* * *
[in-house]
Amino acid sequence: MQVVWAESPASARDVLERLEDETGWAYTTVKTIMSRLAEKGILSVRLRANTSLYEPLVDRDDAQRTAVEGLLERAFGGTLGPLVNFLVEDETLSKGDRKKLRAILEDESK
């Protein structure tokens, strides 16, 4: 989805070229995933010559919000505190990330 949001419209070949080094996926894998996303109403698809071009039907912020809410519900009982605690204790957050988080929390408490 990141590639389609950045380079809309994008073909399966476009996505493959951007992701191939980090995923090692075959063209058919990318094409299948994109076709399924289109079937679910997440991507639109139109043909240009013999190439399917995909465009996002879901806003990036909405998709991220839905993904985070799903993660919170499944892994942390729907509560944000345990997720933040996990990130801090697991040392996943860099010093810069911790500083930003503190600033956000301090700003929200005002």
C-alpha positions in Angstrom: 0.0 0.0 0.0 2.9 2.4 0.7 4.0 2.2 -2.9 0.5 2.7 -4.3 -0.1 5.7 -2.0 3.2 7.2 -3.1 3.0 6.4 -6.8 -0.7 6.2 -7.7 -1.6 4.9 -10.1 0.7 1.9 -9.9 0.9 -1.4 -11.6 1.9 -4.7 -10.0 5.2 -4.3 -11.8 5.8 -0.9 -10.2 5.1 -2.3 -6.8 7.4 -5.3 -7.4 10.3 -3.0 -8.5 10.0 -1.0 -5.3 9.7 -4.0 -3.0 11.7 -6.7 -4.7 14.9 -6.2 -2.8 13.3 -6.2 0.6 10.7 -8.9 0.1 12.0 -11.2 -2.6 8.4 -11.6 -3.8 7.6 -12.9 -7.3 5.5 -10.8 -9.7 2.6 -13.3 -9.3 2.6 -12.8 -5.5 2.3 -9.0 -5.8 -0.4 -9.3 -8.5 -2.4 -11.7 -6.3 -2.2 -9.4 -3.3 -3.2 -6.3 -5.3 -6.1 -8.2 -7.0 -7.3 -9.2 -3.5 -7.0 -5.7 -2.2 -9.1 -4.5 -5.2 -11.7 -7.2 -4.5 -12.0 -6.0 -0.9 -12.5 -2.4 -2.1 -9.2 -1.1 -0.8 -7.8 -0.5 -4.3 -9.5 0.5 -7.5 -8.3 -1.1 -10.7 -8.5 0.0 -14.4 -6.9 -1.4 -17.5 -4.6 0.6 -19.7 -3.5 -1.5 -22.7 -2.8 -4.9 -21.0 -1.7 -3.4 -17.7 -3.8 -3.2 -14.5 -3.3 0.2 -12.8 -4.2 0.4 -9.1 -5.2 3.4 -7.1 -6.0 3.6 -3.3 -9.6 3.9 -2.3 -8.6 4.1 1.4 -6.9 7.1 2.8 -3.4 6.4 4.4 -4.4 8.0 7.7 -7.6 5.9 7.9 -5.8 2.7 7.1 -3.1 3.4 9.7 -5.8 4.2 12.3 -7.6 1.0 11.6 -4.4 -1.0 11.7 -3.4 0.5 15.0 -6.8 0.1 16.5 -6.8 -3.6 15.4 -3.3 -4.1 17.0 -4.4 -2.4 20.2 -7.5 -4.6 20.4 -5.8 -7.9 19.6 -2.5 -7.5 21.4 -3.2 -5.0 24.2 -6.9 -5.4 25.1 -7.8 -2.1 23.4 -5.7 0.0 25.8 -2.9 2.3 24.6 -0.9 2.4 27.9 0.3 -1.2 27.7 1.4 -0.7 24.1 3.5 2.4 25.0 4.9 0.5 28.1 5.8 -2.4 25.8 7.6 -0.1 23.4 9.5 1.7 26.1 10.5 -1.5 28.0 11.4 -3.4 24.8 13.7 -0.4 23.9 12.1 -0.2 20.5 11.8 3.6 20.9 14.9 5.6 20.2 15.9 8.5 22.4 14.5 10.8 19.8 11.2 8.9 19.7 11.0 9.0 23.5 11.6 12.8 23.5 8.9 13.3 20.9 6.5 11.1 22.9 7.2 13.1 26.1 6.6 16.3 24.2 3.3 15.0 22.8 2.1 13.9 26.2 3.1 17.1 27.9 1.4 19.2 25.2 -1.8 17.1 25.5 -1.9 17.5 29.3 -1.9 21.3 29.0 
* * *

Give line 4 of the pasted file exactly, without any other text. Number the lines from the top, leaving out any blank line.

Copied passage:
C-alpha positions in Angstrom: 0.0 0.0 0.0 2.9 2.4 0.7 4.0 2.2 -2.9 0.5 2.7 -4.3 -0.1 5.7 -2.0 3.2 7.2 -3.1 3.0 6.4 -6.8 -0.7 6.2 -7.7 -1.6 4.9 -10.1 0.7 1.9 -9.9 0.9 -1.4 -11.6 1.9 -4.7 -10.0 5.2 -4.3 -11.8 5.8 -0.9 -10.2 5.1 -2.3 -6.8 7.4 -5.3 -7.4 10.3 -3.0 -8.5 10.0 -1.0 -5.3 9.7 -4.0 -3.0 11.7 -6.7 -4.7 14.9 -6.2 -2.8 13.3 -6.2 0.6 10.7 -8.9 0.1 12.0 -11.2 -2.6 8.4 -11.6 -3.8 7.6 -12.9 -7.3 5.5 -10.8 -9.7 2.6 -13.3 -9.3 2.6 -12.8 -5.5 2.3 -9.0 -5.8 -0.4 -9.3 -8.5 -2.4 -11.7 -6.3 -2.2 -9.4 -3.3 -3.2 -6.3 -5.3 -6.1 -8.2 -7.0 -7.3 -9.2 -3.5 -7.0 -5.7 -2.2 -9.1 -4.5 -5.2 -11.7 -7.2 -4.5 -12.0 -6.0 -0.9 -12.5 -2.4 -2.1 -9.2 -1.1 -0.8 -7.8 -0.5 -4.3 -9.5 0.5 -7.5 -8.3 -1.1 -10.7 -8.5 0.0 -14.4 -6.9 -1.4 -17.5 -4.6 0.6 -19.7 -3.5 -1.5 -22.7 -2.8 -4.9 -21.0 -1.7 -3.4 -17.7 -3.8 -3.2 -14.5 -3.3 0.2 -12.8 -4.2 0.4 -9.1 -5.2 3.4 -7.1 -6.0 3.6 -3.3 -9.6 3.9 -2.3 -8.6 4.1 1.4 -6.9 7.1 2.8 -3.4 6.4 4.4 -4.4 8.0 7.7 -7.6 5.9 7.9 -5.8 2.7 7.1 -3.1 3.4 9.7 -5.8 4.2 12.3 -7.6 1.0 11.6 -4.4 -1.0 11.7 -3.4 0.5 15.0 -6.8 0.1 16.5 -6.8 -3.6 15.4 -3.3 -4.1 17.0 -4.4 -2.4 20.2 -7.5 -4.6 20.4 -5.8 -7.9 19.6 -2.5 -7.5 21.4 -3.2 -5.0 24.2 -6.9 -5.4 25.1 -7.8 -2.1 23.4 -5.7 0.0 25.8 -2.9 2.3 24.6 -0.9 2.4 27.9 0.3 -1.2 27.7 1.4 -0.7 24.1 3.5 2.4 25.0 4.9 0.5 28.1 5.8 -2.4 25.8 7.6 -0.1 23.4 9.5 1.7 26.1 10.5 -1.5 28.0 11.4 -3.4 24.8 13.7 -0.4 23.9 12.1 -0.2 20.5 11.8 3.6 20.9 14.9 5.6 20.2 15.9 8.5 22.4 14.5 10.8 19.8 11.2 8.9 19.7 11.0 9.0 23.5 11.6 12.8 23.5 8.9 13.3 20.9 6.5 11.1 22.9 7.2 13.1 26.1 6.6 16.3 24.2 3.3 15.0 22.8 2.1 13.9 26.2 3.1 17.1 27.9 1.4 19.2 25.2 -1.8 17.1 25.5 -1.9 17.5 29.3 -1.9 21.3 29.0 